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Adam C. Straub, PhD

Associate Professor & Vice Chair, Research; Assistant Dean of Basic Sciences Faculty Affairs
W1355 Biomedical Science Tower
200 Lothrop Street
Pittsburgh, PA 15261
Phone: 412-648-7097


B.S. (Biology), Allegheny College, 2003 Ph.D. (Cardiovascular Toxicology), University of Pittsburgh Graduate School of Public Health, 2008 Postdoctoral Research Fellow (Vascular Biology), University of Virginia School of Medicine, 2013
Headshot of Adam C. Straub, PhD

Our Focus

The overarching goal of the Straub laboratory is to investigate novel redox-controlled cell signaling mechanisms that regulate endothelial and smooth muscle cell biology and cell-cell communication in the microcirculation.  Our investigations focus on two important pathways: 1) the mechanisms by which endothelial cell expressed hemoglobin a regulates nitric oxide signaling in the blood vessel wall and 2) the mechanisms by which the intracellular nicotinamide phosphoribosyltransferase (NAMPT) pathway controls basic redox signaling functions in vascular cells. 


Mechanisms of hemoglobin a-regulated nitric oxide signaling in endothelial cells.

Nitric oxide (NO) signaling regulates arterial vascular reactivity in the microcirculation to control peripheral vascular resistance and thus blood pressure.  Recently, it was reported for the first time that hemoglobin a is expressed in arterial endothelial cells (ECs), where it is in complex with endothelial nitric oxide synthase (eNOS) (Straub et al., Nature 2012). It was demonstrated that endothelial hemoglobin a is enriched at the myoendothelial junction, the point where endothelial cells and smooth muscle cells make contact in resistance arteries and arterioles, where it regulates the effect of NO signaling on vascular reactivity.  Mechanistically, hemoglobin a heme iron in the Fe3+ state permits active NO signaling, and this signaling is shut off when hemoglobin a is reduced to the Fe2+ state by endothelial cytochrome B5 reductase 3 (CytB5R3).  These data reveal a novel paradigm by which the regulation of intracellular hemoglobin oxidation controls NOS signaling in non-erythroid cells. This paradigm may be relevant to a broad range of other somatic cells discovered to express hemoglobin (i.e. neurons, renal mesangial cells, macrophages, sympathetic nerves, hepatocytes, alveolar epithelial cells, and endometrial cells) and also known to express NOS isoforms. Our studies will be a direct outgrowth of this work, where we will focus on the molecular, cellular, and in vivo contribution of somatic hemoglobins and CytB5Rs as it pertains to vascular physiology and disease.


NAD regulation and the NAMPT pathway in vascular physiology and disease

Nicotinamide adenine dinucleotide (NAD) is a fundamentally important molecule critical for many redox reactions in biology.  Interestingly, the regulation of NAD+ and NAD(H) is dependent on cell type, which are governed by multiple mechanisms. One mechanism that regulates NAD+ levels is NAMPT, also known as pre-B cell colony factor (PBEF) or visfatin.  Existing both as an extracellular and intracellular protein, NAMPT is a rate-limiting enzyme in the NAD+ biosynthesis pathway and is vital for embryonic development since homozygous knockout mice are embryonic lethal (Revollo et al, 2007).  The extracellular form of NAMPT stimulates both NAD+ and non-NAD+ signaling pathways in vascular cells, while intracellular NAD+ generated by NAMPT has been shown to regulate vascular cell longevity and protection against ischemia/reperfusion in the heart through a surtuin-1 dependent pathway (van der Veer et al 2007, Hsu et al, 2009).  Although it has been established that intracellular NAMPT can regulate NAD+ levels, the downstream signaling pathways relying on this enzyme with regards to resistance arterial tone regulation remains elusive.  Our goal is to better understand the role(s) of this enzyme in the microcirculation and in vascular biology in general.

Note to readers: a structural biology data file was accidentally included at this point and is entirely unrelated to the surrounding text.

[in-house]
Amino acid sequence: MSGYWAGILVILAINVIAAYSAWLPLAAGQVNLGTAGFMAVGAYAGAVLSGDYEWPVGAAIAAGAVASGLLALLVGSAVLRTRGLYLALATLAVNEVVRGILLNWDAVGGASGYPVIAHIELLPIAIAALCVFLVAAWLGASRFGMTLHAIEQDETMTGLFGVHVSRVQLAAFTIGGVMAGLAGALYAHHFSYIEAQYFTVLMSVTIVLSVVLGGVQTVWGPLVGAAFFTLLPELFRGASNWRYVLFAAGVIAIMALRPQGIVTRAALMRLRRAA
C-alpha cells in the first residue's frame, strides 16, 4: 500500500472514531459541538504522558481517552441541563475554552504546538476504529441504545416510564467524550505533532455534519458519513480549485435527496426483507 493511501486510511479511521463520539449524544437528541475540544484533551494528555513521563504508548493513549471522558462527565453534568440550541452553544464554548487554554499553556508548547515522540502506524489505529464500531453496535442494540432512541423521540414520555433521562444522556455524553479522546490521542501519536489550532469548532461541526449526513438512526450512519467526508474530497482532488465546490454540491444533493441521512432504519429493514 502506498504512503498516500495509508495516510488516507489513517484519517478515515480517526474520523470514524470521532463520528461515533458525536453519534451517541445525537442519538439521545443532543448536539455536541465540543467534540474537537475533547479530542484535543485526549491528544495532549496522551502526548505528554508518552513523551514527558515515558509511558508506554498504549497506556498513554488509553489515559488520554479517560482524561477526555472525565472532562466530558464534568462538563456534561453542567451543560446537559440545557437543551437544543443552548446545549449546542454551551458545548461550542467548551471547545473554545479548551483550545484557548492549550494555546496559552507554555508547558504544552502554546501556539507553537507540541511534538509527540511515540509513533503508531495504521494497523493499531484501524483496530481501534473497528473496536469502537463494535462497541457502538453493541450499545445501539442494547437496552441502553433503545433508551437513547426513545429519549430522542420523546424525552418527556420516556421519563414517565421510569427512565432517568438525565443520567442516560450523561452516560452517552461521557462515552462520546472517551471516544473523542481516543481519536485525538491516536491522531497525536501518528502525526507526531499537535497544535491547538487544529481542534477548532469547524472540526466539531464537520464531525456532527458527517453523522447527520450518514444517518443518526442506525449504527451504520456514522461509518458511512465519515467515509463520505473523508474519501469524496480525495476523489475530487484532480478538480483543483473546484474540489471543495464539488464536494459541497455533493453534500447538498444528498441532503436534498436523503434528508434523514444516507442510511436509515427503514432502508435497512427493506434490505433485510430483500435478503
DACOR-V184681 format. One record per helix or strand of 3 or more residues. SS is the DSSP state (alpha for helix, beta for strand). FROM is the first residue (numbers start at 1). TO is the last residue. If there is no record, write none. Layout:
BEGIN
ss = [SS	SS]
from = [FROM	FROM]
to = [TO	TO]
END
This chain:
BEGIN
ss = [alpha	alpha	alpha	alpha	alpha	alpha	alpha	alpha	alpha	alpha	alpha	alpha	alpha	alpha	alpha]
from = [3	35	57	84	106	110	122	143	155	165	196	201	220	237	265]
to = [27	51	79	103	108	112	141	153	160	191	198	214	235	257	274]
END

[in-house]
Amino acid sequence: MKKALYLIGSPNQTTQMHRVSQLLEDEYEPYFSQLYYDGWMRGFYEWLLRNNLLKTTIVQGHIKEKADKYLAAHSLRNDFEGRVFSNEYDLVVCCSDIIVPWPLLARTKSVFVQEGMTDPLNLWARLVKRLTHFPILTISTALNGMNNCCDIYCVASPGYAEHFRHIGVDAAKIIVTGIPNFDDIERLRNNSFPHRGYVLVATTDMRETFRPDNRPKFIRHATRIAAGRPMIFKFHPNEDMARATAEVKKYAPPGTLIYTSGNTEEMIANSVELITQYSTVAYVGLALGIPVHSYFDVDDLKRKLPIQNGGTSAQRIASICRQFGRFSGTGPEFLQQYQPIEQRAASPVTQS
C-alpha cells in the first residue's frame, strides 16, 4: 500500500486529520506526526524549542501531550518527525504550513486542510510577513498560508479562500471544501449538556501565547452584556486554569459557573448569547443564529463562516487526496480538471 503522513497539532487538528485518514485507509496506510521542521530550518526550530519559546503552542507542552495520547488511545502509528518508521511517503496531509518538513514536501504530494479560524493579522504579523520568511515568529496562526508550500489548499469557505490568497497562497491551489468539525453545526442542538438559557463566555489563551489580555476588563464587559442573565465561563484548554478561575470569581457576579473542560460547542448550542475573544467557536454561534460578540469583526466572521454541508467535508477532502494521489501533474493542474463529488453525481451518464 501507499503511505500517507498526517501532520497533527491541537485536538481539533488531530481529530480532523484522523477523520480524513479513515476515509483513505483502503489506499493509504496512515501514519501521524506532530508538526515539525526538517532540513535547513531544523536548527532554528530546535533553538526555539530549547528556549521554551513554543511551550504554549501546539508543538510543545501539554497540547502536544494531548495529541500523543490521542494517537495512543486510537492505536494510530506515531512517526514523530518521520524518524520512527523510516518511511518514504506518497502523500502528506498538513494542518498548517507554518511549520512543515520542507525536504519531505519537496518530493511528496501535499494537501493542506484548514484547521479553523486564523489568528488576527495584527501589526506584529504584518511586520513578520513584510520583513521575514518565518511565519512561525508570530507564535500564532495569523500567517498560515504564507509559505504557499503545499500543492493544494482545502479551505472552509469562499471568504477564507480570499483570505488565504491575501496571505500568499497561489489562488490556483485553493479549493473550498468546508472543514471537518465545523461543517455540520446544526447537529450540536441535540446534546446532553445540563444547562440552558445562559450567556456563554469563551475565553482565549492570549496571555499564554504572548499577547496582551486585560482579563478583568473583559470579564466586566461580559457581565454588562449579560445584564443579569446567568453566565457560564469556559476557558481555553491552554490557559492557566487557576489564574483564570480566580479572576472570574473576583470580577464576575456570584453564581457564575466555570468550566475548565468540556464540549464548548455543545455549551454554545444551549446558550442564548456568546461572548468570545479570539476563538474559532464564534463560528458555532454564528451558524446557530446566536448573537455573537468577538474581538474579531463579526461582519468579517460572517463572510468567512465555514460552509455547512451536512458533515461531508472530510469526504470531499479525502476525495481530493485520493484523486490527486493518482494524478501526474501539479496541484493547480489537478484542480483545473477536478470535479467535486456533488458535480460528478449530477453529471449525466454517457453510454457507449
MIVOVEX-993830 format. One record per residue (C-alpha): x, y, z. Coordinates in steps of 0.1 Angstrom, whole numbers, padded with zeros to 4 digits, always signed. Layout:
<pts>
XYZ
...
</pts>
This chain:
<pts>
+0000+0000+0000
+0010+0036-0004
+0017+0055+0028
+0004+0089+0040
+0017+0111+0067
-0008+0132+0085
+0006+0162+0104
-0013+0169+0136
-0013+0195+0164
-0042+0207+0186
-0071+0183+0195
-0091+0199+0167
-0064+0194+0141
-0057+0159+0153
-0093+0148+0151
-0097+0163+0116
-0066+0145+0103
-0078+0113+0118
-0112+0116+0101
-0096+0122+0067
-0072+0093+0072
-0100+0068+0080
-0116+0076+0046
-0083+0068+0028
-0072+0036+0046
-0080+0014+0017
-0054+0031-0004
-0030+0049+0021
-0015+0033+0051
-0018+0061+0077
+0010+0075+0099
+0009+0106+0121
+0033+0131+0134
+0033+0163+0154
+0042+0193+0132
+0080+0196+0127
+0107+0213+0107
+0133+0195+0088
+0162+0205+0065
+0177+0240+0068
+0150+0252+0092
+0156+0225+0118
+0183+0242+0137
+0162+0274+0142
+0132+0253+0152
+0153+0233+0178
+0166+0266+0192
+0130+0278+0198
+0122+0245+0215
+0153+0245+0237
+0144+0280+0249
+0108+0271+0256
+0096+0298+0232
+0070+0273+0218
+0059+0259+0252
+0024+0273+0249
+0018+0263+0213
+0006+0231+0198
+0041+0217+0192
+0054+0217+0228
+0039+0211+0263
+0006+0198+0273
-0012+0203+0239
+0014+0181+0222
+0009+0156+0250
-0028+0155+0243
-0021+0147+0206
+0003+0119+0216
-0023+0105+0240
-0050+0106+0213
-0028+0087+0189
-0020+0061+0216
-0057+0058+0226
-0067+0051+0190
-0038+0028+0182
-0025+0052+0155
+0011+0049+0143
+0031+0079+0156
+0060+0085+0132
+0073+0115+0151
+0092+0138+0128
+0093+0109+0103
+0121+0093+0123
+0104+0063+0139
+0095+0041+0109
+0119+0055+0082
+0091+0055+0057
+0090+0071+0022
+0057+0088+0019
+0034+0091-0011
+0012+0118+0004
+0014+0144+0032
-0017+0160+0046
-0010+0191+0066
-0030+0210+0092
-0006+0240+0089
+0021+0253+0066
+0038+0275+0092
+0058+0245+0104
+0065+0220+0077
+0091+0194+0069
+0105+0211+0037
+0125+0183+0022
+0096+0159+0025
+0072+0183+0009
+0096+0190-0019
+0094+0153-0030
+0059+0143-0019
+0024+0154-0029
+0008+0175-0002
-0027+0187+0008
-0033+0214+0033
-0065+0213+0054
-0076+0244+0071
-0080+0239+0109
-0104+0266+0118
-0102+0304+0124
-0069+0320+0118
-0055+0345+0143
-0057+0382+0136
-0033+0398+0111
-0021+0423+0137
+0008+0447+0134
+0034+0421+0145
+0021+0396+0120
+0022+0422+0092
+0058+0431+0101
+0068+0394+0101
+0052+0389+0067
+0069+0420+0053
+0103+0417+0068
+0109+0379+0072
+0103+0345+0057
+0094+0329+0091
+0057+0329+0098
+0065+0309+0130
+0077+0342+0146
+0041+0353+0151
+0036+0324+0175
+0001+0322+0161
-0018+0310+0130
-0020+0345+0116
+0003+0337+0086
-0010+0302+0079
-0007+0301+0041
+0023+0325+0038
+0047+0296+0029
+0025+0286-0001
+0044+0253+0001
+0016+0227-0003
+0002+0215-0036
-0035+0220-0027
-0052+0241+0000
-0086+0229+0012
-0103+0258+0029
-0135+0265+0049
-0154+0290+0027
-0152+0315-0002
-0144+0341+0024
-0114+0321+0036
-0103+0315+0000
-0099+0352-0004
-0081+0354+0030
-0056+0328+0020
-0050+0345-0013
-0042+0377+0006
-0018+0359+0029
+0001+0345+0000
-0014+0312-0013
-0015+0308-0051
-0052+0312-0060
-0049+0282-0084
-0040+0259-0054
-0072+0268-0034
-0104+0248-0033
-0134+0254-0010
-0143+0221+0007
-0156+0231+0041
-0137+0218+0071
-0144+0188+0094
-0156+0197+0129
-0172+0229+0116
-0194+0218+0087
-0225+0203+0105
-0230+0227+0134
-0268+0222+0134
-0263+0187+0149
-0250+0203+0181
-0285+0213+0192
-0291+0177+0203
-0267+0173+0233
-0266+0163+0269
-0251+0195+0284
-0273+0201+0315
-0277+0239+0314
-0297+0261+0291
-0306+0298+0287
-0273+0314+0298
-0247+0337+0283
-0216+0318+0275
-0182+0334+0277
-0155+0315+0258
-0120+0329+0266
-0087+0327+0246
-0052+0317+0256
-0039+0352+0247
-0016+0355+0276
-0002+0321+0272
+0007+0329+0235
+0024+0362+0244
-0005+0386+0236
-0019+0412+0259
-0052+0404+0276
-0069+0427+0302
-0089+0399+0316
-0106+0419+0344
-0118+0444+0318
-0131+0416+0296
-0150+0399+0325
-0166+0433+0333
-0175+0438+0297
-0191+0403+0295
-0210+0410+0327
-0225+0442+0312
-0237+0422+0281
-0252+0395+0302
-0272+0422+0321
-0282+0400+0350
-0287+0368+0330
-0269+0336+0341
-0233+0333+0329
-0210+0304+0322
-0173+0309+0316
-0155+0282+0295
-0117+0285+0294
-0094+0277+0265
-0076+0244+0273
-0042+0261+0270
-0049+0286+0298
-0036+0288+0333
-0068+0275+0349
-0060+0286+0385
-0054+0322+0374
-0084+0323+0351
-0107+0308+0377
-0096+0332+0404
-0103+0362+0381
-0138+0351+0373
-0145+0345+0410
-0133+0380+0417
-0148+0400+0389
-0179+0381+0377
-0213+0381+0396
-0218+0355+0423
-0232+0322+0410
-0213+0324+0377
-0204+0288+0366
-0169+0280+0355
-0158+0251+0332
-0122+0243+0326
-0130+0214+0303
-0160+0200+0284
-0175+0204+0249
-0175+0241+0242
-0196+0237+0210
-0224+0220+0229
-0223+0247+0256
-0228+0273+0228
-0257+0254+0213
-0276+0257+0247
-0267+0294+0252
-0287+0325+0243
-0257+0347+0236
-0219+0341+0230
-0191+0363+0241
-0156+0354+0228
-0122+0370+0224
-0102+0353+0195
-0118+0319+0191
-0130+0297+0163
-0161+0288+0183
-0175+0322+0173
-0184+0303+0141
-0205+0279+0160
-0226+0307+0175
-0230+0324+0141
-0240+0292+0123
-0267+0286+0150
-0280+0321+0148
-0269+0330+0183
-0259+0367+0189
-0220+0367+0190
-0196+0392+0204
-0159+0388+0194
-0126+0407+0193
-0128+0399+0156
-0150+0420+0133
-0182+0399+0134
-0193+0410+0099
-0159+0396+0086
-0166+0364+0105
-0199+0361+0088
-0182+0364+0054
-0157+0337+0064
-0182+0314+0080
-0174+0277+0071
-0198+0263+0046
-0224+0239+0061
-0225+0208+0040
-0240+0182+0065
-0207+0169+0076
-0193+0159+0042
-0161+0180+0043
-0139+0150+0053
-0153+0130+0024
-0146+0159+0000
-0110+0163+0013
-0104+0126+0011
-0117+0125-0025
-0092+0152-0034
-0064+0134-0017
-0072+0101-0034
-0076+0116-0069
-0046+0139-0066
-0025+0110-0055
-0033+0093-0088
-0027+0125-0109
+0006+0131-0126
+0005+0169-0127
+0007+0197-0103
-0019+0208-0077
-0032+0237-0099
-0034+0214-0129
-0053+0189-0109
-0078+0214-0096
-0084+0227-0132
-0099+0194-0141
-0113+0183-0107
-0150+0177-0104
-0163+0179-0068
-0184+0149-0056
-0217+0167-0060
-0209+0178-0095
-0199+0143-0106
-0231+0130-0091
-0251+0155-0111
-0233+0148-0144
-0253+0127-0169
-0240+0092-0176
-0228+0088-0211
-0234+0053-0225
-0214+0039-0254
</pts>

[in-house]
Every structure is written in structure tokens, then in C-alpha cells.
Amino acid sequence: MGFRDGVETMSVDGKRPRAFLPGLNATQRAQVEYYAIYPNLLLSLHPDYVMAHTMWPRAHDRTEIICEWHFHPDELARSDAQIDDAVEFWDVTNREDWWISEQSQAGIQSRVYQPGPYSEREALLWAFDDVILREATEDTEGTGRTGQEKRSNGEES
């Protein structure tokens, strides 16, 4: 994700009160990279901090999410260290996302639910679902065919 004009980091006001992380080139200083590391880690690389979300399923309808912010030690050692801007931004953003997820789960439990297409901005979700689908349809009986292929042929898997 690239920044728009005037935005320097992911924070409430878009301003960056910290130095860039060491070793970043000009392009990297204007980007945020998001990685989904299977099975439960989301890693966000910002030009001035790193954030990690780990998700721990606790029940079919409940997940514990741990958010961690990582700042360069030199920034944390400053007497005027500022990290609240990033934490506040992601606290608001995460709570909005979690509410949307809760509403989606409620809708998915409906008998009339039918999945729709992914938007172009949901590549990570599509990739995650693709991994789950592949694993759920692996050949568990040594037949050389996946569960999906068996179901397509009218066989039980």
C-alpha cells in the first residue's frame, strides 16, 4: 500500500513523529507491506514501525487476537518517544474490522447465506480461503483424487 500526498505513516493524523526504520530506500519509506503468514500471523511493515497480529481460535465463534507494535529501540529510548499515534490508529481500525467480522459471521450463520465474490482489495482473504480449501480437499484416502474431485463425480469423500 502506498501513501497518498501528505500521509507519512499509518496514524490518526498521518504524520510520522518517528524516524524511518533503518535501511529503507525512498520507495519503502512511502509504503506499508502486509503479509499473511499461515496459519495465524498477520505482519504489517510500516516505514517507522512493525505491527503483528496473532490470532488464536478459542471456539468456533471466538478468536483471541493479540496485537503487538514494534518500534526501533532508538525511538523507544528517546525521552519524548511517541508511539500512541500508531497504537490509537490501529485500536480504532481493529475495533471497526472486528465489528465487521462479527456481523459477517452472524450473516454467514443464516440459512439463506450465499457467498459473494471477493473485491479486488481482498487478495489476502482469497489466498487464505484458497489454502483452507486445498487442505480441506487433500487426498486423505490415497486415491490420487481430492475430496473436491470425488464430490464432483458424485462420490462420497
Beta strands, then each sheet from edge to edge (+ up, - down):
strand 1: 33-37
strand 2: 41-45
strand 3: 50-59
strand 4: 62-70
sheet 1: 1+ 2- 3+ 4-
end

Journal Articles

Straub AC, AW Lohman, M Billaud, SR Johnstone, MY Lee, P Schoppee-Bortz, AK Best, ST Dwyer, L Columbus, B Gaston and BE Isakson.  Endothelial cell expression of hemoglobin alpha regulates nitric oxide signaling.  Nature 491:473-477, 2012.
Straub AC, M Billaud, SR Johnstone, AK Best, S Yemen, ST Dwyer, R Looft-Wilson, JJ Lysiak, B Gaston, LA Palmer and BE Isakson.  Compartmentalized connexin 43 S-nitrosylation/denitrosylation regulates heterocellular communication in the vessel wall.  Arterioscler Thromb Vasc Biol 31:399-407, 2011.
Billaud M, AW Lohman, AC Straub, R Looft-Wilson, SR Johnstone, CA Araj, AK Best, F Chekeni, K Ravichandran, S Penuela, D Laird and BE Isakson.  Pannexin 1 regulates alpha 1-adrenergic receptor-mediated vasoconstriction.  Circ Res 109:80-85, 2011.
Heberlein K, AC Straub, AK Best, RC Looft-Wilson and BE Isakson.  Plasminogen activator inhibitor-1 can regulate myoendothelial junction formation.  Circ Res 106:1092-1102, 2010.
Straub AC, KA Clark, MA Ross, AG Chandra, S Li, X Gao, PJ Pagano, DB Stolz and A Barchowsky.  Arsenic-stimulated liver sinusoidal capillarization in mice requires NADPH-oxidase generated superoxide.  J Clin Invest 118:3980-3989, 2008.
Straub AC, DB Stolz, MA Ross, A Hernandez-Zavala, NV Soucy, LR Klei and A Barchowsky.  Arsenic stimulates sinusoidal endothelial  cell capillarization and vessel remodeling in mouse liver.  Hepatology 45:205-212, 2007.